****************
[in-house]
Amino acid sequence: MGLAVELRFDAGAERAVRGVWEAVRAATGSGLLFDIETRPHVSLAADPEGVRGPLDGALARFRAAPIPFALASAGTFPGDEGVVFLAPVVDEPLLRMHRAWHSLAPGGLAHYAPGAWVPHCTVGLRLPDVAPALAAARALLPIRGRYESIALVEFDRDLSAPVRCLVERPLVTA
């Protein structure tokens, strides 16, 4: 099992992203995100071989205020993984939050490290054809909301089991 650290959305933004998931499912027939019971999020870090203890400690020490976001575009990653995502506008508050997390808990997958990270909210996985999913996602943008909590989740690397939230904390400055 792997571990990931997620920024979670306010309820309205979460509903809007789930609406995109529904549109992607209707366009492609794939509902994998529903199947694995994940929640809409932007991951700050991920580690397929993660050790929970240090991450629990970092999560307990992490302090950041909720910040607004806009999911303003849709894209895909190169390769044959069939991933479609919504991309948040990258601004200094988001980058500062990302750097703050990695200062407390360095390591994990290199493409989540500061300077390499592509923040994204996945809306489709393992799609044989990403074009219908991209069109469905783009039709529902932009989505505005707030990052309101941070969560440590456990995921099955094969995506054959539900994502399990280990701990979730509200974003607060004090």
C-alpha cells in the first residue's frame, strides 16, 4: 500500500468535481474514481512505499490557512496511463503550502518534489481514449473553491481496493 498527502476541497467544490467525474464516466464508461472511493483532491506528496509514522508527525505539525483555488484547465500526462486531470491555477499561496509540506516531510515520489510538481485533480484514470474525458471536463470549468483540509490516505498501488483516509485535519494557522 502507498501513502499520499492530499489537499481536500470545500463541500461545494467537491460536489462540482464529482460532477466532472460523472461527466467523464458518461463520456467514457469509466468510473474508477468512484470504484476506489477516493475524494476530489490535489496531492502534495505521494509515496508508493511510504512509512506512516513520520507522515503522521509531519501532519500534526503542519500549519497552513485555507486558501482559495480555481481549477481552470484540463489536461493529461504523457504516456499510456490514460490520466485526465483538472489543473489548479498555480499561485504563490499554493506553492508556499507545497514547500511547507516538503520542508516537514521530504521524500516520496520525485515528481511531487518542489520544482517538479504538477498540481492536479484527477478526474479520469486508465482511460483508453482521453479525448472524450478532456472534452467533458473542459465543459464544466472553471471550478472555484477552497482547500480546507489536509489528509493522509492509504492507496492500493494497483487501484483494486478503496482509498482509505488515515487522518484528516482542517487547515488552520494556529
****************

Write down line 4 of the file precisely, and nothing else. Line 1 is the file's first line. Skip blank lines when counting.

C-alpha cells in the first residue's frame, strides 16, 4: 500500500468535481474514481512505499490557512496511463503550502518534489481514449473553491481496493 498527502476541497467544490467525474464516466464508461472511493483532491506528496509514522508527525505539525483555488484547465500526462486531470491555477499561496509540506516531510515520489510538481485533480484514470474525458471536463470549468483540509490516505498501488483516509485535519494557522 502507498501513502499520499492530499489537499481536500470545500463541500461545494467537491460536489462540482464529482460532477466532472460523472461527466467523464458518461463520456467514457469509466468510473474508477468512484470504484476506489477516493475524494476530489490535489496531492502534495505521494509515496508508493511510504512509512506512516513520520507522515503522521509531519501532519500534526503542519500549519497552513485555507486558501482559495480555481481549477481552470484540463489536461493529461504523457504516456499510456490514460490520466485526465483538472489543473489548479498555480499561485504563490499554493506553492508556499507545497514547500511547507516538503520542508516537514521530504521524500516520496520525485515528481511531487518542489520544482517538479504538477498540481492536479484527477478526474479520469486508465482511460483508453482521453479525448472524450478532456472534452467533458473542459465543459464544466472553471471550478472555484477552497482547500480546507489536509489528509493522509492509504492507496492500493494497483487501484483494486478503496482509498482509505488515515487522518484528516482542517487547515488552520494556529